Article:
I really appreciated your “Break Your Bad Habits: The Head & Neck” column in January’s “Teach-Learn Connection” section. As a modern dancer, I frequently hear corrections given for the head and neck but worry about whether they are sound. Your column helped me work on my habit of holding tension in my neck and throwing the weight of my head around. Although I luckily have not had any neck injuries, the column’s advice helped me relax my neck and strengthen my core to keep myself injury-free.
Movement Research Memories
David Zambrano’s show was on my list of must-see New York experiences and I did not make it, so I was grateful for Wendy Perron’s blog about it—that vicarious access, that sip of him to taste. When I conjure David moving, I see him in a dance studio full of Movement Research students from the 1980s, speaking movement through an expansive vocabulary of breathing.
Editor’s note: Haven’t checked out Wendy’s blog yet? Read it at www.dancemagazine.com/blogs/wendy. And see “Reviews” (p. 62) in this issue for coverage of the performance.
Persistence Is Key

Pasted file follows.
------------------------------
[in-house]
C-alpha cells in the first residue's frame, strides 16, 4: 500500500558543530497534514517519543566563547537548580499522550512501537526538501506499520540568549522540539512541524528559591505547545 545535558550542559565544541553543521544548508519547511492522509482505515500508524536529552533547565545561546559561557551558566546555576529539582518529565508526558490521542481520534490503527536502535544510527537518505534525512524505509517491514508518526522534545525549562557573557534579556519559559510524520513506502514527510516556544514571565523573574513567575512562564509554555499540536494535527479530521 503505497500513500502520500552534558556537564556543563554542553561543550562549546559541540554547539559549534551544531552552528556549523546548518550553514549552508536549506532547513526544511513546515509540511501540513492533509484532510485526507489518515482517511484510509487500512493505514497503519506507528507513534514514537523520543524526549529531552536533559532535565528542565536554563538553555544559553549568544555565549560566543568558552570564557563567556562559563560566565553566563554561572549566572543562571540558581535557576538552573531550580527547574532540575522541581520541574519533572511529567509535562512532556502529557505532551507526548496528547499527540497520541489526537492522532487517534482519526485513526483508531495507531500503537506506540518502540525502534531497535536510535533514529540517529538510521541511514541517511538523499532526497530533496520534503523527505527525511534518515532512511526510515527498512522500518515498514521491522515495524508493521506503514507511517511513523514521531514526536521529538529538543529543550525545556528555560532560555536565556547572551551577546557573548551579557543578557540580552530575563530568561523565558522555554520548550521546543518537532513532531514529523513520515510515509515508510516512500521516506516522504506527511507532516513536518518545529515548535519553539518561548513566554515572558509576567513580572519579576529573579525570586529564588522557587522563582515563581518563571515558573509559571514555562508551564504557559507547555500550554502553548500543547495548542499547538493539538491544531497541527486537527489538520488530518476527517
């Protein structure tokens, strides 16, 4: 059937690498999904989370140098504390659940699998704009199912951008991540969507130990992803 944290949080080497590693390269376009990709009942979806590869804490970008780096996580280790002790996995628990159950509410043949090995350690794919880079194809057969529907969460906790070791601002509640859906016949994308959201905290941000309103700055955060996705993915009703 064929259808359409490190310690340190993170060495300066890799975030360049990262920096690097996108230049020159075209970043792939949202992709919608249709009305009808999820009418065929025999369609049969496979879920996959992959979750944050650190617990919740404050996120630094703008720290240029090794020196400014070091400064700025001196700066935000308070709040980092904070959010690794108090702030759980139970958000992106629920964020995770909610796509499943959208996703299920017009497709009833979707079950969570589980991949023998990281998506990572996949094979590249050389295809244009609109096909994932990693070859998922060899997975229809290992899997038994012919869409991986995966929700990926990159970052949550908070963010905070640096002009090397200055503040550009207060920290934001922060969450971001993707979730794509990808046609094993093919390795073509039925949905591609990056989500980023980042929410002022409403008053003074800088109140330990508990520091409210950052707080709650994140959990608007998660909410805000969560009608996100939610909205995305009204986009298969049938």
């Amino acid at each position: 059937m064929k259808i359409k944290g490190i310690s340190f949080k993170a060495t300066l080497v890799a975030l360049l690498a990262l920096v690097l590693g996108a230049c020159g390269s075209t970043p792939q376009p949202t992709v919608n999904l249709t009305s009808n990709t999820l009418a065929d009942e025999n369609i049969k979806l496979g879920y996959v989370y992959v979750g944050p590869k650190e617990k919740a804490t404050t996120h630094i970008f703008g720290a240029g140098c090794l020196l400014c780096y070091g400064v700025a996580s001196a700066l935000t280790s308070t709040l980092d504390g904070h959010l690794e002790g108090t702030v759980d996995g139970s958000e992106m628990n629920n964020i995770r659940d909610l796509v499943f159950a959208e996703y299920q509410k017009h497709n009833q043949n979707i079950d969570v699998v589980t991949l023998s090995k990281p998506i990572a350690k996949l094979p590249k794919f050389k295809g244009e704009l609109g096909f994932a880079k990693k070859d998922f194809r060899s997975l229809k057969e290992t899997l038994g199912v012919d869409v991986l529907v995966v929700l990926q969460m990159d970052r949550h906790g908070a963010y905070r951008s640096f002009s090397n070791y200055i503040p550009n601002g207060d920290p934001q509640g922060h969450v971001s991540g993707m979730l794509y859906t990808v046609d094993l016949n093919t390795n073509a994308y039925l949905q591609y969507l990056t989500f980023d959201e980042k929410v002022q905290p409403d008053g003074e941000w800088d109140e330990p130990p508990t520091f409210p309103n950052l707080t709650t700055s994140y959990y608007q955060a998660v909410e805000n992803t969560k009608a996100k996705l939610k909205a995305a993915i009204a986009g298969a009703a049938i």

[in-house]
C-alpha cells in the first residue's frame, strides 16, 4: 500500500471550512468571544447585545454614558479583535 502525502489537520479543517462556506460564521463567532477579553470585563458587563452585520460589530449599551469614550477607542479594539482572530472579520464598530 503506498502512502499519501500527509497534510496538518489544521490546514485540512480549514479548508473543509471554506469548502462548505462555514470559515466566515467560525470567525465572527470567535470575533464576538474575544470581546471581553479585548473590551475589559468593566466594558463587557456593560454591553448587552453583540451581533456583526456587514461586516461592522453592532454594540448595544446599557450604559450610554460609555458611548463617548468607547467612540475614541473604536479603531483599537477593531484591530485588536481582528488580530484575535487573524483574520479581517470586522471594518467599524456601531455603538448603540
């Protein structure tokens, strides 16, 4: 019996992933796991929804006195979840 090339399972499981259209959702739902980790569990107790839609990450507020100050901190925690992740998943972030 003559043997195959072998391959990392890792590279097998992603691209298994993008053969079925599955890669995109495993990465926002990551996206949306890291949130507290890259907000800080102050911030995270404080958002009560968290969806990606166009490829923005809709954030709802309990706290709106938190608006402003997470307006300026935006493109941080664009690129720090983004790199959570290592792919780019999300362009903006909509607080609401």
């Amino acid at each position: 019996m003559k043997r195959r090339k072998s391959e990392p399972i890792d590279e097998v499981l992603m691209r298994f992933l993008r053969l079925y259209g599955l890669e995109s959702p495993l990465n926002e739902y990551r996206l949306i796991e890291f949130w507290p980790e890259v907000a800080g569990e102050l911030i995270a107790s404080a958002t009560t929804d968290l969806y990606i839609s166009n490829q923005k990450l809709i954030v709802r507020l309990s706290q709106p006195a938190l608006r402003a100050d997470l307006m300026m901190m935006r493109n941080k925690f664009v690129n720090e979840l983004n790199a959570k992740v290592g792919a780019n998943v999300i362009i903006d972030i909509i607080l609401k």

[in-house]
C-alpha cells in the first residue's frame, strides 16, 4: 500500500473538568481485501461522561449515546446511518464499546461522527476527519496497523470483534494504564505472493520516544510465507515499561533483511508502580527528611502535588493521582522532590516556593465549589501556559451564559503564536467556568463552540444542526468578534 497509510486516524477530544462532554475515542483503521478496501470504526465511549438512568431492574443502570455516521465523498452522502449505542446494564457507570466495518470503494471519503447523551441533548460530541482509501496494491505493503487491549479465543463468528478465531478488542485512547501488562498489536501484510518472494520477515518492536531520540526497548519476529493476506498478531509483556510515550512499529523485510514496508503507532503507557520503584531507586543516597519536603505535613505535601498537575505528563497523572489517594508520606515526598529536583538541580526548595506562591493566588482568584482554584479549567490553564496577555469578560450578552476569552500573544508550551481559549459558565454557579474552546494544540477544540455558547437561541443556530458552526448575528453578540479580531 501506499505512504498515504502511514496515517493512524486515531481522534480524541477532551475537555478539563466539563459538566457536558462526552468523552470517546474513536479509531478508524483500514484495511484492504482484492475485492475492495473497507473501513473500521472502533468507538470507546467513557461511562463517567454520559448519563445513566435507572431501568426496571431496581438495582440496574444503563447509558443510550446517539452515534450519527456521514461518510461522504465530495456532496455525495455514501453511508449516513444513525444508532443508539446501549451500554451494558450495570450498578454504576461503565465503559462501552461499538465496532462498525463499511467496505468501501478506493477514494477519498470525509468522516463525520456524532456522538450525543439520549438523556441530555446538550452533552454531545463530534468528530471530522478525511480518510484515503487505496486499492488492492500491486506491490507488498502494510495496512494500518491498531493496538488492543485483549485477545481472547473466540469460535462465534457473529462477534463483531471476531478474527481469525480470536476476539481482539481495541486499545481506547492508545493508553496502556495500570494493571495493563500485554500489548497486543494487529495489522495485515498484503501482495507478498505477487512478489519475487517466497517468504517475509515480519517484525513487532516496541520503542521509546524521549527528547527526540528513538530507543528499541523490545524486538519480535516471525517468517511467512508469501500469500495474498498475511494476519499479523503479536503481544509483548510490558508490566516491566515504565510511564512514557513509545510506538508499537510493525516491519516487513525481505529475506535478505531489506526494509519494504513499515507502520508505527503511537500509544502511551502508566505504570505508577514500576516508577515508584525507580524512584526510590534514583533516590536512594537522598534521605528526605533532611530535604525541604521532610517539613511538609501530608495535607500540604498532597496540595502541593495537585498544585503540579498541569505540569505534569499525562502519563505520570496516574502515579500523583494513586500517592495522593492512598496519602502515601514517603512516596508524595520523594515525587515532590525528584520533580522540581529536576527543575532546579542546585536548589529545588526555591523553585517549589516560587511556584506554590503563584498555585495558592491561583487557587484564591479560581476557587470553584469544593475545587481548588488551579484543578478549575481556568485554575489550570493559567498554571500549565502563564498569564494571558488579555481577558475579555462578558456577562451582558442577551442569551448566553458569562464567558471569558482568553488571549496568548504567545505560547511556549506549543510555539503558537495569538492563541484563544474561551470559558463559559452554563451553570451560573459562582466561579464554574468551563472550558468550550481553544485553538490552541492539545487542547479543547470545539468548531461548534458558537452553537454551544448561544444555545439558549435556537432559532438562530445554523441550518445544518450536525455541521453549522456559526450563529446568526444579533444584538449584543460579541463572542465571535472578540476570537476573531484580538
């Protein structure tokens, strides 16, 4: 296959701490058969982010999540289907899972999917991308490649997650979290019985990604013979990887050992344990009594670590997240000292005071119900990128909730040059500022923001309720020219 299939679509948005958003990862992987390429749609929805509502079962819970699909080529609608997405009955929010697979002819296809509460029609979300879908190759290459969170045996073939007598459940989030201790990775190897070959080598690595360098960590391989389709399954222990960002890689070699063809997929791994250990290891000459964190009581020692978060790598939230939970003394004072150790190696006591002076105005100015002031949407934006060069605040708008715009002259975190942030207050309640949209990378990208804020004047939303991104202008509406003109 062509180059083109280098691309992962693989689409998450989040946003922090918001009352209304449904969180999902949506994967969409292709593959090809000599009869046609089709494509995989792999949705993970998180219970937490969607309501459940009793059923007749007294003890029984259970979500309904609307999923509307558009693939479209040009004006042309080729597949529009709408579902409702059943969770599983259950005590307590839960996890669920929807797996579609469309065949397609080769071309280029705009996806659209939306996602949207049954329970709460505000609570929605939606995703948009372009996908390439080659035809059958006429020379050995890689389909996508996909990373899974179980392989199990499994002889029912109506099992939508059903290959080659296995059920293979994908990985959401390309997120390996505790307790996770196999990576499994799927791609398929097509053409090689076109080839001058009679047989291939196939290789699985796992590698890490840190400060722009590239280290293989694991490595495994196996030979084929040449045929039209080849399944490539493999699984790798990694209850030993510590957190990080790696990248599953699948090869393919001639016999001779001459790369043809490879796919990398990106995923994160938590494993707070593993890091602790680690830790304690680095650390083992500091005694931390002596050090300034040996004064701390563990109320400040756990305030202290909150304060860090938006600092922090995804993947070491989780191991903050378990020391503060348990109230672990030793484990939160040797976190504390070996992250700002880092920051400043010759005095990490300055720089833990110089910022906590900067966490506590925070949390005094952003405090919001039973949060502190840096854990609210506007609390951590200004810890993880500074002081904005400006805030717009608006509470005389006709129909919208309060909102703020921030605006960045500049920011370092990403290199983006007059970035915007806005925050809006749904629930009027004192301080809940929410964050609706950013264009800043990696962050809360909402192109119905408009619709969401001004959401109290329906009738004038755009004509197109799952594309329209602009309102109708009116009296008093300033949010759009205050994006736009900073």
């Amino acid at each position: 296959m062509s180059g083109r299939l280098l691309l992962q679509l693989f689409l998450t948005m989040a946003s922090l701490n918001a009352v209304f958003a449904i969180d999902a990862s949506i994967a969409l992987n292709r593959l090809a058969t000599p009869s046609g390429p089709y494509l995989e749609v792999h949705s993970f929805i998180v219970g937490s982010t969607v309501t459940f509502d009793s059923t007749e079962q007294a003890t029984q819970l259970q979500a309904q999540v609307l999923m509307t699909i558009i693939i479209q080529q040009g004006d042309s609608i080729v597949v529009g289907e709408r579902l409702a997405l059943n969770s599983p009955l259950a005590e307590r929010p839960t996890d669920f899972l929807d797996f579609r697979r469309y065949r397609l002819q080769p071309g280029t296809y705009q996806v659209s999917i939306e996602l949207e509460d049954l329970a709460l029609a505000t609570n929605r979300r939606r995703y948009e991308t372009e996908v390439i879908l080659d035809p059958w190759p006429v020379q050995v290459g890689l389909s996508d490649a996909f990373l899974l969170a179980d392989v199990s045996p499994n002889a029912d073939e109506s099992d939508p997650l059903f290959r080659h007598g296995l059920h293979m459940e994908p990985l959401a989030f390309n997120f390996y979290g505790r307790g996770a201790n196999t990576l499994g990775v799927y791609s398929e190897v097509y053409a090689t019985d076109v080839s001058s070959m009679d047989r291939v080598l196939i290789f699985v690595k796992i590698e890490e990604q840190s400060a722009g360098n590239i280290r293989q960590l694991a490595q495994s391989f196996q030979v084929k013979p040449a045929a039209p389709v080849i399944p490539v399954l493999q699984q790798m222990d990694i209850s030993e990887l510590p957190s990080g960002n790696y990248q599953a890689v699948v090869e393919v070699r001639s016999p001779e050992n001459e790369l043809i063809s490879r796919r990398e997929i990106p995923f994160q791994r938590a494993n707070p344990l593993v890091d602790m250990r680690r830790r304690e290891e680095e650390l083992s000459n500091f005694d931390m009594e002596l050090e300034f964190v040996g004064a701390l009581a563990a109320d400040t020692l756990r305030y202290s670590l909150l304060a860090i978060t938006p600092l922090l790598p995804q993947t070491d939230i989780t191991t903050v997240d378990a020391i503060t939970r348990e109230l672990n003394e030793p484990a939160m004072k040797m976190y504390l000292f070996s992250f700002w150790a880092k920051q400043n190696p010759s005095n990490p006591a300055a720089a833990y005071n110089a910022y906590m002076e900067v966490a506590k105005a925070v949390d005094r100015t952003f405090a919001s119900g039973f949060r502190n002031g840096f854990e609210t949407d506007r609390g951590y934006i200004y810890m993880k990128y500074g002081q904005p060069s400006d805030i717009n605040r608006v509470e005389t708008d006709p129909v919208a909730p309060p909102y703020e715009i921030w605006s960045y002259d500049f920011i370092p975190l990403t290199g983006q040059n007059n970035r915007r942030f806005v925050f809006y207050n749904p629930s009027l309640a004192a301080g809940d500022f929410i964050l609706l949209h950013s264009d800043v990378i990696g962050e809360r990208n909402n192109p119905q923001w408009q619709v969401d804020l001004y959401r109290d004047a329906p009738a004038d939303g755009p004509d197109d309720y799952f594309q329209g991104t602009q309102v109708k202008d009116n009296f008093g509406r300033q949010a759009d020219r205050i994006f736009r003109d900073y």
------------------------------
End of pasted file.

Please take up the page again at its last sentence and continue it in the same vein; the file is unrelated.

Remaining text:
I thought casting director Nikole Vallins’ analogy relating dancers to law and medical students was dead on! (“What Is A Chorus Line Looking For?” Feb.) I have seen several of my friends and family members struggling in this profession because they do not focus on the work that will advance them. Just as law and medical students constantly study, we dancers should be in the studio constantly perfecting our technique. It is frustrating to know that it could take a dancer 20-plus auditions to maybe make it through the first cut—although, if dancing is a person’s true passion, they will persist. Knowing that producers, directors, and choreographers are determined to hire is comforting when you live this unstable and unpredictable life.
The (Balanchine) Debate Rages On
In response to your lively and laudably wide-ranging interchange on the influence of Balanchine today (“Are We Overdosing on Balanchine?” Jan.):
After our common pro forma genuflection before Balanchine (which being pro forma makes it no less sincere), it seems self-evident that a like-minded group of former dancers, administrators, foundation executives, and critics has stifled alternatives to Balanchine in the name of a sometimes pedantic, even hysterical fidelity to their own youthful memories. There’s a lot of meretricious new choreography, but America has missed out on too much innovative ballet and modern dance. You don’t have to be a latter-day Balanchine loyalist to be close-minded (see Peter Boal as a sterling counter-example). But it sometimes seems to help.
I liked the Balanchine argument (which I found via Twitter). I feel like we are doing so many other things at Stuttgart that I miss doing a lot of Balanchine! I can understand how the U.S. may need to take a little break to explore some other exciting stuff, but here I would love to have at least one juicy Balanchine per season.